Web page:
So, remember this cheesecake I posted on Monday? Can I tell you all a little secret about it? It wasn’t looking nearly as good a few hours before I took that photo. And not just because it didn’t have a decorative spiderweb. No, it also had a giant crack right across the center. I offer you Exhibit A:
I was so hopeful when I pulled the cheesecake from the oven – it looked perfect! But as it cooled, the crack started to develop and my heart sank a little more as it got bigger and bigger.
Sometimes you can live with a crack in your cheesecake – maybe you’re going to cover the top with whipped cream or strawberries, and no one will ever know the difference. But other times you can’t hide the crack and need to fix it, which was certainly the case for me this weekend.
So, here’s what you do. After cooking the cheesecake, let it cool and then refrigerate as directed in the instructions. When it’s fully chilled, it’s time to repair the crack. All you need is an offset spatula, hot water and a kitchen towel. Dip the offset spatula in the hot water, then dry the spatula with the towel. Use the spatula to gently press down on the cheesecake in the area of the crack and spread to fill it in. You’ll get the hang of the gentle press and spread motion quickly – it’s fairly simple. Repeat until the crack has been completely filled and the top is smooth!
Well mostly smooth anyway, it might not be 100% perfect. You can still see a small imperfection in mine, but hopefully we can agree it’s about a million times better than it was in the before pic, right? 🙂 After you repair the crack, you’ll want to chill the cheesecake again to give it a chance to set.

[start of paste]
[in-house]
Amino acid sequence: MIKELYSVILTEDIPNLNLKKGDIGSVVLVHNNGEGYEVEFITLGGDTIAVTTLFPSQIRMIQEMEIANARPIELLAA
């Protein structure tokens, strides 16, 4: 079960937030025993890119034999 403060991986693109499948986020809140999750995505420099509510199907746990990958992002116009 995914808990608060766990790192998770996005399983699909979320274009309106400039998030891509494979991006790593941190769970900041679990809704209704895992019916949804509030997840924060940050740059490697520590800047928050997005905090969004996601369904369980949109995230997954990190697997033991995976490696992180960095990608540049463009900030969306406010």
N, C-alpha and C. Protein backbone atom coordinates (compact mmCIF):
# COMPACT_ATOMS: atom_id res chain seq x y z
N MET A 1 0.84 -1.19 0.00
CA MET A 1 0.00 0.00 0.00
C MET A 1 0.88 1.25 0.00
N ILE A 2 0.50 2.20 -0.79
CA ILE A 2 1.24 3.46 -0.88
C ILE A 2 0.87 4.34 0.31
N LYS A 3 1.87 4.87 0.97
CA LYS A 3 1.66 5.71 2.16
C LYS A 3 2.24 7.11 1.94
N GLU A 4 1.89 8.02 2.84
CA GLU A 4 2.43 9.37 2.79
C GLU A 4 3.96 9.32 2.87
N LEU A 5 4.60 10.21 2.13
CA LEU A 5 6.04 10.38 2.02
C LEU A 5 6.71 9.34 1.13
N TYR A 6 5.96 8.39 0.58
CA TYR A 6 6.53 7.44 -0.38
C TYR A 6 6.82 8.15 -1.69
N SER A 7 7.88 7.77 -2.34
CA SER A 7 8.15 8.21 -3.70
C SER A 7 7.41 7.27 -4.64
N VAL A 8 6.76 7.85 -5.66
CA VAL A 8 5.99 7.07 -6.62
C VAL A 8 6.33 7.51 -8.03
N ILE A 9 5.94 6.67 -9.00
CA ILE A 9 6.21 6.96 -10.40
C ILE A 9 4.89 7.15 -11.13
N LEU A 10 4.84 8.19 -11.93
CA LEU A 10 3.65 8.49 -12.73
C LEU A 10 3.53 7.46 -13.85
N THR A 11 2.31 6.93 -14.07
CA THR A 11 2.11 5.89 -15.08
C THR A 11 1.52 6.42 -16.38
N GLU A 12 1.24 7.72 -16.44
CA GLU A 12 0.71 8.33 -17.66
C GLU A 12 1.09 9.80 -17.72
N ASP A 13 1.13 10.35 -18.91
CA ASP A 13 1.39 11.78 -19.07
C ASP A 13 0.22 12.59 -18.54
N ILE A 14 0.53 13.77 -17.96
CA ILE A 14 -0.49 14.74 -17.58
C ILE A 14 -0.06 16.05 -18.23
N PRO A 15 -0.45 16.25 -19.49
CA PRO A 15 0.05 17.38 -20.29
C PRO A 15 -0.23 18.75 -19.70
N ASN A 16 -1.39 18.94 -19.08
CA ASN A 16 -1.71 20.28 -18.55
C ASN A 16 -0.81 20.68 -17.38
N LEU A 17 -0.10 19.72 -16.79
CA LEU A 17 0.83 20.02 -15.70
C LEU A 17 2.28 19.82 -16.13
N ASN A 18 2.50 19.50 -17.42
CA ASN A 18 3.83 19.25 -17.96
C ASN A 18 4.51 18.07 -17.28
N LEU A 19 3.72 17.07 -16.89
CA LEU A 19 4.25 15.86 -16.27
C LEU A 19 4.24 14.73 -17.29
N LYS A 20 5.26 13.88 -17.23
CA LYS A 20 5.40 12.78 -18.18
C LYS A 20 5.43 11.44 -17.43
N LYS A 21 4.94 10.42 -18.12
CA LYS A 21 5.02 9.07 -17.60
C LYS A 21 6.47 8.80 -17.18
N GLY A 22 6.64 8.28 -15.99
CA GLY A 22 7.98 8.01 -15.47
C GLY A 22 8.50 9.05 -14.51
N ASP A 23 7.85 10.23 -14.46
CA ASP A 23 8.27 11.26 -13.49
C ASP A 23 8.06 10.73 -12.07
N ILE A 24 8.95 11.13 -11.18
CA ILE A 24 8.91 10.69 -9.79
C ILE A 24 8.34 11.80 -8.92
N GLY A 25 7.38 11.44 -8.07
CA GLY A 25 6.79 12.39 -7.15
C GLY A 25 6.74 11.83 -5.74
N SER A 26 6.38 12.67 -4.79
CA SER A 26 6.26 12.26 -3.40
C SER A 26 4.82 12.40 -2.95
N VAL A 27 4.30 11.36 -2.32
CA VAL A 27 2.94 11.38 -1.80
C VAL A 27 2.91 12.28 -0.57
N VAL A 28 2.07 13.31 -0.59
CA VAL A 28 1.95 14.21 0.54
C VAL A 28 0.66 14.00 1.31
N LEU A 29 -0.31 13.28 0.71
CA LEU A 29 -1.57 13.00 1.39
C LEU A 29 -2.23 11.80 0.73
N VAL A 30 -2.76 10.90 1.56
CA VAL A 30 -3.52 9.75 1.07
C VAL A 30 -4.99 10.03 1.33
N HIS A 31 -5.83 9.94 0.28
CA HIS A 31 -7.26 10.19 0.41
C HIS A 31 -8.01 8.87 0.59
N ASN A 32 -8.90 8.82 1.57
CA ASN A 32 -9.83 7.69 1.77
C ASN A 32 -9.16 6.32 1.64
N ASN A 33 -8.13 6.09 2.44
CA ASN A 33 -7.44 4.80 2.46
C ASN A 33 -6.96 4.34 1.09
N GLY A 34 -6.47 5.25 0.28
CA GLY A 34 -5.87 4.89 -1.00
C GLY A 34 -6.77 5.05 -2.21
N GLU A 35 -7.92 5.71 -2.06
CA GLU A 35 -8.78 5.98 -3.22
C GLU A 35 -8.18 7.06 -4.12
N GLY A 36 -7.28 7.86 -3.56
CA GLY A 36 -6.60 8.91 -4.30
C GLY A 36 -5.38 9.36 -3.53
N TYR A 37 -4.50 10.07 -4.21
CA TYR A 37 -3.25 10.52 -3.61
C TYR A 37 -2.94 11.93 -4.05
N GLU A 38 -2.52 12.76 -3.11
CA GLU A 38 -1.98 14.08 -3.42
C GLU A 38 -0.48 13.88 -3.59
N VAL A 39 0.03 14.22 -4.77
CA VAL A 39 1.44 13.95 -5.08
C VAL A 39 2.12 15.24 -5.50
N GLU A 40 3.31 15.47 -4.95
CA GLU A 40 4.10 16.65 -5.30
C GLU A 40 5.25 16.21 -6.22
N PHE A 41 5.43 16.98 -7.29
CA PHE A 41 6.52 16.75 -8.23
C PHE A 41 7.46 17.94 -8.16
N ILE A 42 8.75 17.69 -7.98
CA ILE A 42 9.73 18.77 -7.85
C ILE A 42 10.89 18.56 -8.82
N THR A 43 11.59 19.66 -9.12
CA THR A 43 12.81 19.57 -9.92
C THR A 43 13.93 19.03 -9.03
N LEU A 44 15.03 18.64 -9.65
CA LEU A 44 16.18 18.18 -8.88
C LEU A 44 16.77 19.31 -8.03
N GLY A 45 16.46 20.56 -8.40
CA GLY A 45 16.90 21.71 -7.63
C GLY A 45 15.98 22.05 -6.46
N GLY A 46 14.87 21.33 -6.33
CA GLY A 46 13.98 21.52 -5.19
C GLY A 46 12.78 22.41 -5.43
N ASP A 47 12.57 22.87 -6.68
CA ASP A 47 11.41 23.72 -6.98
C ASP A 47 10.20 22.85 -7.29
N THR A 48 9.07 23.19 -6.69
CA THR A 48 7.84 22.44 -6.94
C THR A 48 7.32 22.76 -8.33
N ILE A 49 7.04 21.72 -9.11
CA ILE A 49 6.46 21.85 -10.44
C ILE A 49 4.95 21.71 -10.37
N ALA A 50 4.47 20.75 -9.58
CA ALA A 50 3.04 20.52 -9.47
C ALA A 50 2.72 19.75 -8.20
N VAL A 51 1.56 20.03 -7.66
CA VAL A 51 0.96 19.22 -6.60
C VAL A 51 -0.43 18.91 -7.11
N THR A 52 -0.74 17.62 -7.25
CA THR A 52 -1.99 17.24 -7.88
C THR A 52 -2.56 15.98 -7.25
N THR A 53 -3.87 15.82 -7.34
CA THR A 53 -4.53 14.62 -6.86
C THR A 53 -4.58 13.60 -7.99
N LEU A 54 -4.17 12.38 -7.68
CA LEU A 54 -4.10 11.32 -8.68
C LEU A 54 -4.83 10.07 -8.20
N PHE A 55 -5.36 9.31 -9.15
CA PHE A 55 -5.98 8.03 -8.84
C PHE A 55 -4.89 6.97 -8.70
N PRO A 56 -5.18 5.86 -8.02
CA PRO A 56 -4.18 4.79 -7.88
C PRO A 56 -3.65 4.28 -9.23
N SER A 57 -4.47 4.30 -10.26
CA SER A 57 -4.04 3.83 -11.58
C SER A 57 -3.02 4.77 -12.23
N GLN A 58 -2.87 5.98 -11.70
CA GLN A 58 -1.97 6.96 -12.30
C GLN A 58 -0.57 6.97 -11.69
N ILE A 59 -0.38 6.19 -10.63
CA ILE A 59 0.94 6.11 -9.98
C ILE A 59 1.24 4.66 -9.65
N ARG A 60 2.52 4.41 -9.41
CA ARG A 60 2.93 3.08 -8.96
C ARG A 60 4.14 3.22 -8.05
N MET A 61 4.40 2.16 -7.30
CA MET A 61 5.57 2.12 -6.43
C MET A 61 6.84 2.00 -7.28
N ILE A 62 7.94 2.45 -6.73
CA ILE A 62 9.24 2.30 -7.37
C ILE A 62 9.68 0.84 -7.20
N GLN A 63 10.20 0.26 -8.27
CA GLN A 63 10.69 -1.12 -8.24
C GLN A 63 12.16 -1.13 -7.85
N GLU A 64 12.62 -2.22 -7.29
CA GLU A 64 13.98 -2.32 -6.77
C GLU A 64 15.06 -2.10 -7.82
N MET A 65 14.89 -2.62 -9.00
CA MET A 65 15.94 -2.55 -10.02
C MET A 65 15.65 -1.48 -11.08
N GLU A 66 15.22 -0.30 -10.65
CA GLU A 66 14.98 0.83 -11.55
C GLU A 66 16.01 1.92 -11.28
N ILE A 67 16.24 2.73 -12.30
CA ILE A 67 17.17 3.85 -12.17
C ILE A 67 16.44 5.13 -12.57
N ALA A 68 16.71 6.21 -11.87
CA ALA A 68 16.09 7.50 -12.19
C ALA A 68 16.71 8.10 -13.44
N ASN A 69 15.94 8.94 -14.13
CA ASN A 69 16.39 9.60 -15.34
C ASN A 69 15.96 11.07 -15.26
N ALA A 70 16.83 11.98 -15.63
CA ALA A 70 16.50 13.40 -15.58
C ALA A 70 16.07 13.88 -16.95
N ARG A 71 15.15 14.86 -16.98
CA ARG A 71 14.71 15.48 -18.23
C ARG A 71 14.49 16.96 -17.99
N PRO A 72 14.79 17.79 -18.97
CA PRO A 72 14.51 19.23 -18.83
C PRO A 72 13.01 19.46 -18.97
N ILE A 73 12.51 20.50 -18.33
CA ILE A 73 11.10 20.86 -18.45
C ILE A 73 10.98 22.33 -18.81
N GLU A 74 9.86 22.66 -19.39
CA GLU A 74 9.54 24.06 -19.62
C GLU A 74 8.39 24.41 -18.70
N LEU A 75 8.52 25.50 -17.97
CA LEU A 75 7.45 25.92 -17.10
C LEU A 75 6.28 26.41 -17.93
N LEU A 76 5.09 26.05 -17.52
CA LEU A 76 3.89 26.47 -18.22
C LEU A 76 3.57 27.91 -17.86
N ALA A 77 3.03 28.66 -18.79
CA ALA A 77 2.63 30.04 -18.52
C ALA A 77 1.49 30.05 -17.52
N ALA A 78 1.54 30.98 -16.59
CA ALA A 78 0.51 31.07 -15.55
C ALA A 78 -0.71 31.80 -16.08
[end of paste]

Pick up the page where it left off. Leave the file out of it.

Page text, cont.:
(I found this tip here on eHow, there’s also a video if you want more help before attempting this trick.)
I mentioned the other day that I don’t often make cheesecakes because of the time commitment involved. While that’s true, there’s also another reason I avoid them, and it’s the possibility of cracks, which frustrate me to no end. There are several things you can do to try avoid cracks in the first place – start with all of your ingredients at room temperature, try to avoid overmixing and incorporating too much air into the batter, bake your cheesecake in a water bath, run a thin knife around the edges of the pan to loosen the cheesecake when it comes out of the oven (so as it cools the edges can pull away from the pan), and maybe most importantly, avoid overbaking. Overbaking is usually my downfall – I find it so hard to gauge doneness. I feel much better knowing that if all else fails and I do wind up with a crack in my cheesecake, I can fix it if necessary!